- 19 December 2014 by Penny Sarchet
A take-off in tourism could open the door to new bird diseases (Image: Frans Lanting/National Geographic Creative)
For those who go, it's the trip of a lifetime – and it wouldn't be complete without a selfie with penguins. But growing tourism to the Antarctic, in combination with its warming climate, could be placing penguins at a risk of infectious diseases.
Antarctic species are believed to have weaker immune systems due to their long isolation from the world's common pathogens. Humans only started visiting Antartica roughly 200 years ago.
Antarctica is no longer a stranger to human contact: more than 37,000 people visited the continent in the 2013-14 season as part of a growing tourist industry, compared with an estimated 8000 just twenty years earlier. An additional 4400 researchers can be accommodated simultaneously in Antarctica during peak months.
"The effects of both a growing tourism industry and research presence will not be without consequences," says Wray Grimaldi of the University of Otago in Dunedin, New Zealand. "Penguins are highly susceptible to infectious diseases." She bases that on a survey by her team of penguin diseases in captivity, reaching as far back as 1947. It found reports of Salmonella, E. coli, West Nile virus and Avian pox virus infections, among others.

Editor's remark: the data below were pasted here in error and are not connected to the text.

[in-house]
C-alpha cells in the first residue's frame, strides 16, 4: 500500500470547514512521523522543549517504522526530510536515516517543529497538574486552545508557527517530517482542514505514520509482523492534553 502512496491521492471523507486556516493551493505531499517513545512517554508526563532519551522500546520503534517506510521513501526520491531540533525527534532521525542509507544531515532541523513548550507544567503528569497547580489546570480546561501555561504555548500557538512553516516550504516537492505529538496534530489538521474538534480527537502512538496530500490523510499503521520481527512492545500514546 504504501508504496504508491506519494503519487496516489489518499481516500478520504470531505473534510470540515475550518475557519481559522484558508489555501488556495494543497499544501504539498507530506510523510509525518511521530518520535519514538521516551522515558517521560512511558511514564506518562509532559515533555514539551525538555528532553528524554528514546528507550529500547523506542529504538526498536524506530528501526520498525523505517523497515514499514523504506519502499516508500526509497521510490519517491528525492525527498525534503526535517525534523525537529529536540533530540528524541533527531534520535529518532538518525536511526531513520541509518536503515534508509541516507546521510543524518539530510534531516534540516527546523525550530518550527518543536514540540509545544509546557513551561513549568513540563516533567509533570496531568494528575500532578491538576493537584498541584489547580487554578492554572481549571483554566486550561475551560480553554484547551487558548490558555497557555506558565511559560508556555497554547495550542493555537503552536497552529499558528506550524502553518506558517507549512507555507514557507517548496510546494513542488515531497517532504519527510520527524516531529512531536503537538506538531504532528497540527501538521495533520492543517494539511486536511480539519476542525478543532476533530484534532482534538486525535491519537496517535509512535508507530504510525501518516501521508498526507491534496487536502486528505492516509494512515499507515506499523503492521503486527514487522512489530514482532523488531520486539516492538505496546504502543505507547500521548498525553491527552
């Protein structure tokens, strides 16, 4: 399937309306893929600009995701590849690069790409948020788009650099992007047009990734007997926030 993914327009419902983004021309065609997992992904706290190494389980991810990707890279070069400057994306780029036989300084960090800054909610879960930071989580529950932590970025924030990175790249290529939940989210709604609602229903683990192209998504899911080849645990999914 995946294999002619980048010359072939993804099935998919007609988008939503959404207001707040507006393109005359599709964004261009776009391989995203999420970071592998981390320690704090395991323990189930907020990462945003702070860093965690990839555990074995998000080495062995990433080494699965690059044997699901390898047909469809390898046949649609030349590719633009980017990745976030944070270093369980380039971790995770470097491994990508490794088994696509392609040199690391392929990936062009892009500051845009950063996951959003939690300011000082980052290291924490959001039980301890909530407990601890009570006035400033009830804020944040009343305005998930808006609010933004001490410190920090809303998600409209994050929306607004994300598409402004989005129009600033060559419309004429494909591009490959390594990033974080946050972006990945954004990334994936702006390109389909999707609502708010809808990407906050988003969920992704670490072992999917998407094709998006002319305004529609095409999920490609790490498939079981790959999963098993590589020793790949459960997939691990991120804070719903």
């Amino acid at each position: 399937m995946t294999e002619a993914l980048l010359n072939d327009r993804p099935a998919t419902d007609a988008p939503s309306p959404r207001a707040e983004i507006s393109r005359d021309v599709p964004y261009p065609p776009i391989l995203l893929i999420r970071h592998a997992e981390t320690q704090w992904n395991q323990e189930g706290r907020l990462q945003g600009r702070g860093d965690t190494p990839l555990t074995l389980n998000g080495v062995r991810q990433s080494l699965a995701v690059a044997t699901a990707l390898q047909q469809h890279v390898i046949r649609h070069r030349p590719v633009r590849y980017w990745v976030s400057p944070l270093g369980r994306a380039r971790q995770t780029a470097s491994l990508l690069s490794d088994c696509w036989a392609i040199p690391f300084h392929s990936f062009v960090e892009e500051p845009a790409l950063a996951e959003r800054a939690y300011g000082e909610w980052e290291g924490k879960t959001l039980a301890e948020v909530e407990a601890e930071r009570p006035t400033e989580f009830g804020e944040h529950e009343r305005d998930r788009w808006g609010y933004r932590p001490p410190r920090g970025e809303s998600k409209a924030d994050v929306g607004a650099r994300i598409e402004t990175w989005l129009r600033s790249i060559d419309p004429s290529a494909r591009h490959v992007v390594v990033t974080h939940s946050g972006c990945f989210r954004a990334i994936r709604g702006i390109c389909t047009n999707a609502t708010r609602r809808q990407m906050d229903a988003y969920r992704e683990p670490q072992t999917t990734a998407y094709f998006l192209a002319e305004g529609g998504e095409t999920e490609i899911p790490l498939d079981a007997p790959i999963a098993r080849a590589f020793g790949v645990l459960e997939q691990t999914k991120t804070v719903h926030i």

The team also found evidence of a number of mass penguin mortality events across the Antarctic since 1969. A number of infectious agents are implicated, including Avian pox, which killed more than 400 gentoo penguins in 2006, and caused 60 per cent mortality rates throughout another outbreak in 2008.
Grimaldi says disease agents may have arrived in Antarctica via migrating birds like skuas or giant petrels, although some pathogenic bacteria could have been introduced by humans. There isn't enough evidence to test either possibility, she says.
Yet, as the climate warms, more birds are expected to visit Antarctic regions, bringing their pathogens with them, while diseases borne by other animals could expand their ranges southwards.
But Norman Ratcliffe of the British Antarctic Survey in Cambridge, UK, says there is not a lot of evidence that wild penguin populations have been significantly affected by disease, adding that the Antarctic's tourism industry has been very active for 20 years and takes appropriate precautions.
"The tour companies are quite careful to make sure everyone cleans their boots before they go ashore," he says. "They don't allow any animal products to be taken ashore."
Grimaldi warns that climate change could help drive the emergence of new penguin diseases in Antarctica. Claire Christian of the Antarctic and Southern Ocean Coalition, a group of environmental NGOs, agrees.
"Climate change may result in a number of stressors that make it more difficult for penguin populations to deal with disease," she says. In addition to prompting the arrival of new pathogens or species carrying pathogens, warming temperatures could have a negative impact on food sources like krill, which might leave the penguins less able to fight off illness, she adds.
"A coordinated monitoring system needs to be in place," argues Grimaldi. "That way, responses can be directed by science." Christian agrees, but she says research alone is not enough – the countries that are signatories to the Antarctic Treaty also need to cooperate in implementing protective and precautionary measures.
Journal reference: Polar Biology, DOI: 10.1007/s00300-014-1632-5